HOW BIG ARE SHELL’S GREENHOUSE GAS EMISSIONS? Shell, the world’s largest oil and gas trader, produced 1.38 billion tonnes of CO2 in 2020, roughly 4.5% of global energy-related emissions that year, based on International Energy Agency figures. Shell’s 2020 emissions were down from 1.65 billion tons the previous year, largely as a result of a fall in oil and gas demand due to the coronavirus pandemic.

So those are the facts. It means we will have more lawsuits and more reductions. It also means that we will face energy shortages in the future. Correct me if I am wrong. I do not think that Royal Dutch Shell forced anyone to buy their product. In fact, in the decision paper, the court acknowledged that the Netherlands has relatively high per capita CO2 emissions compared to other industrialized countries. Yet while governments, activists, and courts want to reduce our carbon usage, demand is on the rise! Especially in the increasingly vaccinated USA.

Yesterday’s demand numbers were a stark contrast from a year ago. The EIA reported that, “Total products supplied over the last four-week period averaged 19.1 million barrels a day, up by 18.1% from the same period last year. Over the past four weeks, motor gasoline product supplied averaged 9.1 million barrels a day, up by 29.4% from the same period last year.  Distillate fuel product supplied averaged 4.2 million barrels a day over the past four weeks, up by 19.7% from the same period last year. Jet fuel product supplied was up 109.6% compared with the same four-week period last year.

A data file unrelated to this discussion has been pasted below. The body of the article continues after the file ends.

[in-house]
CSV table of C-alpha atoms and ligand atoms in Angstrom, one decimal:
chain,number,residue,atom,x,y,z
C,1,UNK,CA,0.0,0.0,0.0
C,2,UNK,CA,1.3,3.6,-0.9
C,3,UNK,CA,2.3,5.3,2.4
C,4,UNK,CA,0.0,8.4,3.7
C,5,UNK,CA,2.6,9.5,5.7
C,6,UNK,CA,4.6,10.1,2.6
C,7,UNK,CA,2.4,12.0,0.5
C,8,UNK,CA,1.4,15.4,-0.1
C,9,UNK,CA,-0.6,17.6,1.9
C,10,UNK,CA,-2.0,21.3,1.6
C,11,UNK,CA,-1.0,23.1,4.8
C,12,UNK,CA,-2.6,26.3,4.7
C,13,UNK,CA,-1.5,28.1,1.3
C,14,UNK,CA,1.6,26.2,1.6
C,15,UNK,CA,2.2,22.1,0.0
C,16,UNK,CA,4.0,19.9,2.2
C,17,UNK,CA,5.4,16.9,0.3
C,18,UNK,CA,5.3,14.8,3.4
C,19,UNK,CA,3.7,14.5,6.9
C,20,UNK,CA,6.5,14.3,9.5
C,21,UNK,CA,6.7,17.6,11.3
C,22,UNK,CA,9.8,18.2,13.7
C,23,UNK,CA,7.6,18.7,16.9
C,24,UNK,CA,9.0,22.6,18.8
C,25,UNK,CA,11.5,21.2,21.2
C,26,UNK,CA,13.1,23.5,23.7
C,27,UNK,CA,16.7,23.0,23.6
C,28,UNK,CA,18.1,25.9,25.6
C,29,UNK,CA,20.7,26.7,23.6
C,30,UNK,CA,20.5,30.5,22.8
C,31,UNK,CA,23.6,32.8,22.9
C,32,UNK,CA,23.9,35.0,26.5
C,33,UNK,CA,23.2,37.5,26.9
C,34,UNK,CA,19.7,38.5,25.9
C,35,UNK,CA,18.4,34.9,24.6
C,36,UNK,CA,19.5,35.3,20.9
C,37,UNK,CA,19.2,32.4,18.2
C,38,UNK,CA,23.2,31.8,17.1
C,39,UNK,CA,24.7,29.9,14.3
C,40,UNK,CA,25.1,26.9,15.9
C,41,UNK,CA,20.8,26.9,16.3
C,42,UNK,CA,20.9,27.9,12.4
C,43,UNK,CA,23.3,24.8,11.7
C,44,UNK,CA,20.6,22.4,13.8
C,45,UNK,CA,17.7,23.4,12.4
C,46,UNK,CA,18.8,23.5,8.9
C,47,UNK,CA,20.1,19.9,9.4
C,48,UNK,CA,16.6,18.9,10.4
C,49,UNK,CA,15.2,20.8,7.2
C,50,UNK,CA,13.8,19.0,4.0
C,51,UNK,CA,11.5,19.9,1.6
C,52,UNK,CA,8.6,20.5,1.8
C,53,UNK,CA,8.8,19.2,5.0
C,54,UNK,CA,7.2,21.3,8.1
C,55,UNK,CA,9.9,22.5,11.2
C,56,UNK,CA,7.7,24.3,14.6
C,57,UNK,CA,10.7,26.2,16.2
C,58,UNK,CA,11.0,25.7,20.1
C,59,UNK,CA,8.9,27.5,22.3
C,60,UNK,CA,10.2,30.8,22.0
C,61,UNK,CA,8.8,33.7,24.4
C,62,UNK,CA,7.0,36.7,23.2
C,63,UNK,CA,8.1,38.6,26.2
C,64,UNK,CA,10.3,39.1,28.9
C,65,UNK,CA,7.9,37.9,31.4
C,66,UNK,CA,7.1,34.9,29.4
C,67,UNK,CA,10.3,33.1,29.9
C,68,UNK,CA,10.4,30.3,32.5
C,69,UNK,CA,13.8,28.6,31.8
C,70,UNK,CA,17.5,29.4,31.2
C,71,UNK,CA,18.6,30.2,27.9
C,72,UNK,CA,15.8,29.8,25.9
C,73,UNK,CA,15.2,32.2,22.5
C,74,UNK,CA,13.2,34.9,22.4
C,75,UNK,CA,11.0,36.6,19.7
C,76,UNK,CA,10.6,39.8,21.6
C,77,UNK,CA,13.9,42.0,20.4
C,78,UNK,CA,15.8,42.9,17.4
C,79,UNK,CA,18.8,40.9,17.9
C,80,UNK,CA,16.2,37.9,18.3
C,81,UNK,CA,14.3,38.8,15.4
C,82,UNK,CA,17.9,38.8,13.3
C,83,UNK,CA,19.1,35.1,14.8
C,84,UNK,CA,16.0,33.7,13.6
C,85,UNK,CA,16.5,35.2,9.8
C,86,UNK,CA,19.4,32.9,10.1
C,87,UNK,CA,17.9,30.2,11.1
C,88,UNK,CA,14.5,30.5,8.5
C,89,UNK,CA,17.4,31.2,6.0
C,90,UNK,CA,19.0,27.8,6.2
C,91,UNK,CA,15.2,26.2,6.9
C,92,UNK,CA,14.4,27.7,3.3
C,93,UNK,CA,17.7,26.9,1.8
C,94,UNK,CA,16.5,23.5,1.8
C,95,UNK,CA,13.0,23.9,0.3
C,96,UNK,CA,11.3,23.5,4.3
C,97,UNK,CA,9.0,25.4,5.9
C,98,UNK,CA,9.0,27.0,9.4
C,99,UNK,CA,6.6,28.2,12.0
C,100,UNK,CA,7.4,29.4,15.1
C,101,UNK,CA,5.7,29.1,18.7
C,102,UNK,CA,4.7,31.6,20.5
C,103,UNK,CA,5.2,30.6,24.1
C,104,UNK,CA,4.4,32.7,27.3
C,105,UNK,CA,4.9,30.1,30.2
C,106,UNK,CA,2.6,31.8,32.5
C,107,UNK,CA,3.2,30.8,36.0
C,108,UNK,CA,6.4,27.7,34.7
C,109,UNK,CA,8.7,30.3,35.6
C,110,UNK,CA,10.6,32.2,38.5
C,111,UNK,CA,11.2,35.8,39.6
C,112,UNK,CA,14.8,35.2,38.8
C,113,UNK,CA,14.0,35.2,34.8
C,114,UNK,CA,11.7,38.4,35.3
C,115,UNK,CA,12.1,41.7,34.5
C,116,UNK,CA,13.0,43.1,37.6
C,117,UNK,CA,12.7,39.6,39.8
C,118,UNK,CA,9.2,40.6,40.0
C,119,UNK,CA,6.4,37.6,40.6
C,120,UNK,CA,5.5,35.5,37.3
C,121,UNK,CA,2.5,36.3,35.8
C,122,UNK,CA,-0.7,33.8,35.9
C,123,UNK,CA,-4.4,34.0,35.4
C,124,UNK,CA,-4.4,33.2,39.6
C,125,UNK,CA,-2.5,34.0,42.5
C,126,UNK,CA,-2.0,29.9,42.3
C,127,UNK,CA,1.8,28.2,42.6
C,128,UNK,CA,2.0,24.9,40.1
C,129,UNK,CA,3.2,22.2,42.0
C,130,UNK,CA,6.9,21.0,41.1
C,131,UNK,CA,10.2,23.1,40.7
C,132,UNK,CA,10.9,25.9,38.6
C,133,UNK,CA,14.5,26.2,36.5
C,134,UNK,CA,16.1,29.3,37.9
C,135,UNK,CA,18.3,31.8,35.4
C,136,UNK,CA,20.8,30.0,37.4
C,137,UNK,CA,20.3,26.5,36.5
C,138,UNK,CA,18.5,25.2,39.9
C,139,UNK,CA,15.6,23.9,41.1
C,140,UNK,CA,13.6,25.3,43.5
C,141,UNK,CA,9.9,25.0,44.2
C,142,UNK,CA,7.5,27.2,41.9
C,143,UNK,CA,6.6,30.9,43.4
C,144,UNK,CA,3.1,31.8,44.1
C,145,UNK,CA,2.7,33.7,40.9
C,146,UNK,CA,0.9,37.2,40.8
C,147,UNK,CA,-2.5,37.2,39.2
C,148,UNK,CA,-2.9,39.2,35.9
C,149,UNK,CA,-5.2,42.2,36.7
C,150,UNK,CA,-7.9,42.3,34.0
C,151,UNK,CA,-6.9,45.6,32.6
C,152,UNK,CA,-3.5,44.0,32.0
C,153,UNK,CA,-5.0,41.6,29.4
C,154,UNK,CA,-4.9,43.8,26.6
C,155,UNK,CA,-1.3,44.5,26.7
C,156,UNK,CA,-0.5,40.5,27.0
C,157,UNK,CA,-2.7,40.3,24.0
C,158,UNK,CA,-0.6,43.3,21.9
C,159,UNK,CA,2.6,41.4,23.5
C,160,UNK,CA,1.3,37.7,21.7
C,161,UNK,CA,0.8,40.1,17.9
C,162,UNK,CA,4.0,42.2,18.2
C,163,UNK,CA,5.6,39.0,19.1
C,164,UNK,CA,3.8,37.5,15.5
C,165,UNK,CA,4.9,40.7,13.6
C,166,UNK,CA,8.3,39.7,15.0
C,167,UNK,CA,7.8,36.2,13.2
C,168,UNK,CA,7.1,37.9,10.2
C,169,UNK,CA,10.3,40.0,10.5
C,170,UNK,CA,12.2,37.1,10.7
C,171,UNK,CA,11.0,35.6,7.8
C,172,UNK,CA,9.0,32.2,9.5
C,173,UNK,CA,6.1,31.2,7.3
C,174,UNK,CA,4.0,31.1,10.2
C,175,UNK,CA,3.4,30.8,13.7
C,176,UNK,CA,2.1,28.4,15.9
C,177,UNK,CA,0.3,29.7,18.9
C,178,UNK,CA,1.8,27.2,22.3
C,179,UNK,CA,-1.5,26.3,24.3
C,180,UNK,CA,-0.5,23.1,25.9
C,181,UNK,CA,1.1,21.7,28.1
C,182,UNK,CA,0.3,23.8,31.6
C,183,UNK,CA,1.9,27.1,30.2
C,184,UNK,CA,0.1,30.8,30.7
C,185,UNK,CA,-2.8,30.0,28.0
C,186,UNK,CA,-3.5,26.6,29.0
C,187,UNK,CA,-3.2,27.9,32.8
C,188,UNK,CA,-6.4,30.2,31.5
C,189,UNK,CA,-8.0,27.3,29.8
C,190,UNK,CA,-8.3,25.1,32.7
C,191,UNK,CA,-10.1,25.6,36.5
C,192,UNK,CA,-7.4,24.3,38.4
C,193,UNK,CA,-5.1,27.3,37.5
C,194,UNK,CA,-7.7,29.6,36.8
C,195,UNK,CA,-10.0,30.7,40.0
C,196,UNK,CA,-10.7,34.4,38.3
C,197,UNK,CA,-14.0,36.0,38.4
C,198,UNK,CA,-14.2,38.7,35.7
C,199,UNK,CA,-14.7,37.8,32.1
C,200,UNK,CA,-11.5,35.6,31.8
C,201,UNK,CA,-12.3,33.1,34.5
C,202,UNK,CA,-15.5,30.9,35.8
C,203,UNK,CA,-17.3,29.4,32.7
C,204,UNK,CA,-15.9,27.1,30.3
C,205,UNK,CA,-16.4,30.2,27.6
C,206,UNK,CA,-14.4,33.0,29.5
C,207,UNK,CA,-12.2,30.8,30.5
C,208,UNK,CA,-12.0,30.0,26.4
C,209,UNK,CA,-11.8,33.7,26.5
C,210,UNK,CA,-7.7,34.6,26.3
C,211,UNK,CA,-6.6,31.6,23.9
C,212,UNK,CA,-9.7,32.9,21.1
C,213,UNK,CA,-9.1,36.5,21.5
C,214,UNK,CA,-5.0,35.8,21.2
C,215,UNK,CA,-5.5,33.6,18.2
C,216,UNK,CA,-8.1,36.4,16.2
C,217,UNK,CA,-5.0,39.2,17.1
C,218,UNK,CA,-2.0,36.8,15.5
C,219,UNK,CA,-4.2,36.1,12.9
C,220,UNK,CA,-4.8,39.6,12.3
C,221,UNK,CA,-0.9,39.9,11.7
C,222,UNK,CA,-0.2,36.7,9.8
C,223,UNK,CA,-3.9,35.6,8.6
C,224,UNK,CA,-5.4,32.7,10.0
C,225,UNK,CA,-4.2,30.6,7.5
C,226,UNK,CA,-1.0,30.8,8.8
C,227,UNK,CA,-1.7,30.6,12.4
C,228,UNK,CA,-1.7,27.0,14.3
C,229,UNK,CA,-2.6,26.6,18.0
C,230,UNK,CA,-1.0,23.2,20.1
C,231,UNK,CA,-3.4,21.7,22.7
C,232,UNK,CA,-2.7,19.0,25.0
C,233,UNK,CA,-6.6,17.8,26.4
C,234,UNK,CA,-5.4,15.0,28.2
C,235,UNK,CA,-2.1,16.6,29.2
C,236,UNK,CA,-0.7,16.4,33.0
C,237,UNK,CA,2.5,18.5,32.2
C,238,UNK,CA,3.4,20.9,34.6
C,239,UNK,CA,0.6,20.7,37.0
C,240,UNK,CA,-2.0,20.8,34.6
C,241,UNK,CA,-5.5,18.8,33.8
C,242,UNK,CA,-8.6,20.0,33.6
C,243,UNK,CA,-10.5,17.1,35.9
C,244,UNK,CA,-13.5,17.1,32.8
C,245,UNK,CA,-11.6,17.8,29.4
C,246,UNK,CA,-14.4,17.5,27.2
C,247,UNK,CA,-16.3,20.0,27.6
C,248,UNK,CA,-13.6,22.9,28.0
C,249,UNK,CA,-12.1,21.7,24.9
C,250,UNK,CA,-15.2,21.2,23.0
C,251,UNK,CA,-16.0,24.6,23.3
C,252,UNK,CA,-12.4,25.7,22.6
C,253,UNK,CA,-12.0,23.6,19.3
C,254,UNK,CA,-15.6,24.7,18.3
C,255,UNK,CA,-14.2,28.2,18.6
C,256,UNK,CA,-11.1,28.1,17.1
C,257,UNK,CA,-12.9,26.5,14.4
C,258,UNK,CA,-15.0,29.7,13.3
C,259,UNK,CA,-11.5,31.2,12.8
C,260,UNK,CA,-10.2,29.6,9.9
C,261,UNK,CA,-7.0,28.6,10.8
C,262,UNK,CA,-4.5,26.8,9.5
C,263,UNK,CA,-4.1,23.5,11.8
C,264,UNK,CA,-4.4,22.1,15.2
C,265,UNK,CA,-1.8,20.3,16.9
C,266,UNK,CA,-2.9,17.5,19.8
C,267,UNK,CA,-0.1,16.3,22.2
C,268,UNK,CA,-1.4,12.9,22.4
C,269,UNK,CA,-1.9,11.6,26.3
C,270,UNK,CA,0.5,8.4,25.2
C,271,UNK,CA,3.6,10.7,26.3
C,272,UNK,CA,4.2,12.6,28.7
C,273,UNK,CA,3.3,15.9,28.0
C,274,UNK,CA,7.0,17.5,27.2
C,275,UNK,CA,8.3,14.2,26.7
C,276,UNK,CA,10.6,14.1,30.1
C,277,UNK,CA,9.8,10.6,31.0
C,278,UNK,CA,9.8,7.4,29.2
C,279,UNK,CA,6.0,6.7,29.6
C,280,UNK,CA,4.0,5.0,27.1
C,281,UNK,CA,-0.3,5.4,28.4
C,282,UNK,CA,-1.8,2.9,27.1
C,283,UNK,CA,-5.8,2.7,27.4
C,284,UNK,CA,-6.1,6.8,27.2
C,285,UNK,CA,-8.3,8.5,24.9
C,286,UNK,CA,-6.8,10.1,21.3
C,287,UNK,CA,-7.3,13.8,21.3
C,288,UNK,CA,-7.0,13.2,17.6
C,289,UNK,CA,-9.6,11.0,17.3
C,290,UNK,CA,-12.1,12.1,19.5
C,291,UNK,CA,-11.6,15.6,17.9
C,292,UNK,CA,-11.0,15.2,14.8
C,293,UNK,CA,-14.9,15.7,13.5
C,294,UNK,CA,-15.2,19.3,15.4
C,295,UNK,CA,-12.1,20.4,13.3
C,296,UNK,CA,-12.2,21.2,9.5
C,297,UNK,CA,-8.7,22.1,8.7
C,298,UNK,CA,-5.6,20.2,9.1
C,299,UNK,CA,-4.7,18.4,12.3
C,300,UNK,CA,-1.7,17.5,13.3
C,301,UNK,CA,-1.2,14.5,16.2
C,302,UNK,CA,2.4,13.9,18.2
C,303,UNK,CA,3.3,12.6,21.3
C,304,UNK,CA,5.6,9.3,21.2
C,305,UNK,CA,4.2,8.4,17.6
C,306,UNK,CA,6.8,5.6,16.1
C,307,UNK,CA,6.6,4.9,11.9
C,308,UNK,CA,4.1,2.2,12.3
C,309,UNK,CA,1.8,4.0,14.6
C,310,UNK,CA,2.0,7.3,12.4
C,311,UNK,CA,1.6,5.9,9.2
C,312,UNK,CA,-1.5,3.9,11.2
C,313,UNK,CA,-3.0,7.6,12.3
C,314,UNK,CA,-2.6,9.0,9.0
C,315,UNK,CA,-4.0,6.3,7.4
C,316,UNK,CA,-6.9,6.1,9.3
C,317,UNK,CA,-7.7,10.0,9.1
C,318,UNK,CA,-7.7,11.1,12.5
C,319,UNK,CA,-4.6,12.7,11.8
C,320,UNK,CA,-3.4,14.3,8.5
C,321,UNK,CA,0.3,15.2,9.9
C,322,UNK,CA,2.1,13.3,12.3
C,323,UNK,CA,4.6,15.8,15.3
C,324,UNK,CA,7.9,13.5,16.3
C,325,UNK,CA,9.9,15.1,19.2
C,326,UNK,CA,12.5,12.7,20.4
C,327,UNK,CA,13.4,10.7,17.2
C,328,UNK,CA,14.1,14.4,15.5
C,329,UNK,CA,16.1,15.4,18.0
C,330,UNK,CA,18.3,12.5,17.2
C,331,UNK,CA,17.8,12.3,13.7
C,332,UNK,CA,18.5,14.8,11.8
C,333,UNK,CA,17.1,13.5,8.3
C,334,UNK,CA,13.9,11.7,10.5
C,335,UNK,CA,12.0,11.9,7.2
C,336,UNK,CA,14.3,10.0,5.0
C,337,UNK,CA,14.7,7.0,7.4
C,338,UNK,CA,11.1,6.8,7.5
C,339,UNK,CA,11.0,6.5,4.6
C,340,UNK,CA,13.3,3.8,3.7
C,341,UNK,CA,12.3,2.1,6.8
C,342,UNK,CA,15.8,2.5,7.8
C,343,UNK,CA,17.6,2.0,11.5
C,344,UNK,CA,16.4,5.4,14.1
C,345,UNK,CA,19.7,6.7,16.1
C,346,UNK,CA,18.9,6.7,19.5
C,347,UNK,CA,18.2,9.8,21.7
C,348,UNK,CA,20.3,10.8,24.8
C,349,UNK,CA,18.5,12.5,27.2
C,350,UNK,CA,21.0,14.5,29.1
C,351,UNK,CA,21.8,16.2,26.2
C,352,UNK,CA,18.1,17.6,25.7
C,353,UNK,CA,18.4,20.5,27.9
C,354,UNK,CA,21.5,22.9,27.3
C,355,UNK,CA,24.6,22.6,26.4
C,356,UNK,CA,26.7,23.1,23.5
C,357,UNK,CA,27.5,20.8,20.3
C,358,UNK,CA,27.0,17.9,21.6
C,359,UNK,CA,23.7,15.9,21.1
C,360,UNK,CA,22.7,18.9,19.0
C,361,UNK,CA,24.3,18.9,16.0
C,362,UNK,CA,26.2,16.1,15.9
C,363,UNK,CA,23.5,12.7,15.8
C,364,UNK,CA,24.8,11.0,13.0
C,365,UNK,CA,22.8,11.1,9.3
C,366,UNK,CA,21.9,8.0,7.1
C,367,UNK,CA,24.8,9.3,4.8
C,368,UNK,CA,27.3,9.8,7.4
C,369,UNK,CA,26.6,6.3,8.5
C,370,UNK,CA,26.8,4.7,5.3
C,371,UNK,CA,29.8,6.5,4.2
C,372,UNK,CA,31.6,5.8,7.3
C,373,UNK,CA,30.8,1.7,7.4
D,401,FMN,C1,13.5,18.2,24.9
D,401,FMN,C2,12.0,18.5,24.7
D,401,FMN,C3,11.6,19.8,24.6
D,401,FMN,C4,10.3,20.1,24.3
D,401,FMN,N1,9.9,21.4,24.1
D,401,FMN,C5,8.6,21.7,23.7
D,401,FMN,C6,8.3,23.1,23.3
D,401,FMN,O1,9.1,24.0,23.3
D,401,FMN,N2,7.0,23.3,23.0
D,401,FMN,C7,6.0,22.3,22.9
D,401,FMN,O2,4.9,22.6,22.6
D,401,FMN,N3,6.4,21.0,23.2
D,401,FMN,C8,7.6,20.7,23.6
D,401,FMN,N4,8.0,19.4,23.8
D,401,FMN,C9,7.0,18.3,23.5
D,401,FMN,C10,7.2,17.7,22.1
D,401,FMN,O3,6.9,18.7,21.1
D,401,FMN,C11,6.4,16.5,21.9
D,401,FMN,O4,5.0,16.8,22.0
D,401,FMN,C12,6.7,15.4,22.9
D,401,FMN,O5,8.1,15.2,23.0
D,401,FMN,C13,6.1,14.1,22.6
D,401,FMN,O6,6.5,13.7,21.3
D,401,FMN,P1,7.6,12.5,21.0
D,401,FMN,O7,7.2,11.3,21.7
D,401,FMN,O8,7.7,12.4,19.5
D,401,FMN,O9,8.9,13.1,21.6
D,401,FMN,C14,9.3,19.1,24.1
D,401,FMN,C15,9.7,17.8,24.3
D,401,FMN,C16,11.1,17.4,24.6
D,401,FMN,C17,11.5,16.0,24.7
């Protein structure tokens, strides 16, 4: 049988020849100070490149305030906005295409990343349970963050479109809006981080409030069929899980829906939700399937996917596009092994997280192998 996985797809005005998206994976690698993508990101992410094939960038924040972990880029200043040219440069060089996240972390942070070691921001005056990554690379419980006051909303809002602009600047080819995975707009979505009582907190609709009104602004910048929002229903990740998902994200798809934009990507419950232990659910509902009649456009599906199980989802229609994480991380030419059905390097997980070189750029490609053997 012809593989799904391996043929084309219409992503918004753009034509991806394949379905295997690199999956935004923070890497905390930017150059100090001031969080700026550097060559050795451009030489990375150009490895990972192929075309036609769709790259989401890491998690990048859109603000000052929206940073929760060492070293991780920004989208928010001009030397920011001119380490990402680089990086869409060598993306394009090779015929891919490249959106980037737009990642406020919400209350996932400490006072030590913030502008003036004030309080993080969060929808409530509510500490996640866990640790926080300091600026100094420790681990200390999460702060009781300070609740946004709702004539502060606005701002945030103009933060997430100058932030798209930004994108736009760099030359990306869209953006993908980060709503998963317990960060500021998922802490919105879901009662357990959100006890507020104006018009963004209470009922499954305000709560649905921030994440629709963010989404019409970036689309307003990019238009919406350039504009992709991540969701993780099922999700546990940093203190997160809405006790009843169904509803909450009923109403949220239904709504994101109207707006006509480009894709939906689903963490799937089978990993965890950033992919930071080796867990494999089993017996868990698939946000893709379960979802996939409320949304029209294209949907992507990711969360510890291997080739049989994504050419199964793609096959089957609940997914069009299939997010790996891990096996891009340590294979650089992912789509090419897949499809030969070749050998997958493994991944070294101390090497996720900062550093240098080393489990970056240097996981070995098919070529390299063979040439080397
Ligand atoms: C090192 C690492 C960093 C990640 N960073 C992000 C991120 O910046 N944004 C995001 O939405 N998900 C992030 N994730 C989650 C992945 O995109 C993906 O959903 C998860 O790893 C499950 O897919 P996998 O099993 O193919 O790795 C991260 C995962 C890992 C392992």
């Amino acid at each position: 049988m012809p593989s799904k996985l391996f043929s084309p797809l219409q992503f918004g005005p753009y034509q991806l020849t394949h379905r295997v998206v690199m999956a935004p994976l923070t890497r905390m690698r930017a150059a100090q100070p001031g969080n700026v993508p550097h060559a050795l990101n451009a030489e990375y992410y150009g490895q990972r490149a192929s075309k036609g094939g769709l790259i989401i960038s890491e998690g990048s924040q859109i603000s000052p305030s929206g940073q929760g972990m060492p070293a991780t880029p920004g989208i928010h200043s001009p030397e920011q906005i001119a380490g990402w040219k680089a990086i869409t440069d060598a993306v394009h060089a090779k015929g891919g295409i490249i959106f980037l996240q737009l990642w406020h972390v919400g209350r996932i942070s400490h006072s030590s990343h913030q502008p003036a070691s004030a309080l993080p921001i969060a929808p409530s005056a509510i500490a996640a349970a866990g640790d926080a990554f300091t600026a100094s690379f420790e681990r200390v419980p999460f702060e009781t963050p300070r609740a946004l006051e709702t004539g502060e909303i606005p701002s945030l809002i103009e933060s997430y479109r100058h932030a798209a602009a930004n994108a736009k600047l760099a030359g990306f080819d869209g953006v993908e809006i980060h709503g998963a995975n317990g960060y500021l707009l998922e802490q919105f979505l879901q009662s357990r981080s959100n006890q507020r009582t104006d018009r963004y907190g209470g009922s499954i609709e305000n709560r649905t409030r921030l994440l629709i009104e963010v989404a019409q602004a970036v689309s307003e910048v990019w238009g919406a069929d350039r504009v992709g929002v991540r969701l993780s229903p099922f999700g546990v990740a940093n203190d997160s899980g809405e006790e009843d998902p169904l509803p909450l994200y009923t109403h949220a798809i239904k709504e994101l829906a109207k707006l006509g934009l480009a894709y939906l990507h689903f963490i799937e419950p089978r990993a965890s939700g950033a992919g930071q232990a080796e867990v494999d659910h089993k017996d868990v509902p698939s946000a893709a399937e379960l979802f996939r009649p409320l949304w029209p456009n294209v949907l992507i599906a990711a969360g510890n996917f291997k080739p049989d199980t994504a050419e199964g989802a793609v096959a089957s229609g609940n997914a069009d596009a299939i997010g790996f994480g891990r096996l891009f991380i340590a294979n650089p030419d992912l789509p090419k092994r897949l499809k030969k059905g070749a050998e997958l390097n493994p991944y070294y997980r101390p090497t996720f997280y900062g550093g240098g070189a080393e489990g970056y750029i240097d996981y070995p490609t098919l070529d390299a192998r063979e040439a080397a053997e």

The EIA also says that, “Memorial Day weekend serves as the unofficial beginning of the U.S. summer driving season when increased vehicle travel leads to more demand for gasoline. The American Automobile Association (AAA) expects more than 37 million people to take trips this Memorial Day weekend, traveling 50 miles or more from home between May 27 and May 31. This total marks a 60% increase from 2020, when only 23 million people traveled, the fewest since AAA began recording in 2000. The U.S. average retail price for regular gasoline on May 24, the Monday before the Memorial Day weekend, was $3.02 per gallon (gal), a decrease of 1 cent/gal over the previous week (the highest price since 2014), $1.06/gal higher than in 2020, and 38 cents/gal higher than the 2015–19 average.

In 2020, the seasonal increase in gasoline demand during the summer was offset by the substantial reduction in gasoline demand that resulted from reduced vehicle travel during the COVID-19 pandemic.

Rising vaccinations and the gradual recovery in overall U.S. economic activity since the beginning of 2021 have contributed to increasing gasoline demand going into the summer. However, refinery production of gasoline has not kept up with increasing U.S. gasoline demand because of unplanned refinery and pipeline disruptions in recent months, which has contributed to upward pressure on retail gasoline prices.

Oil prices are in a funk as the market is trying to adjust to the possibility of Iranian oil supply. Yet we think we are just consolidating before getting ready for a $70.00 test.

Thanks,
Phil Flynn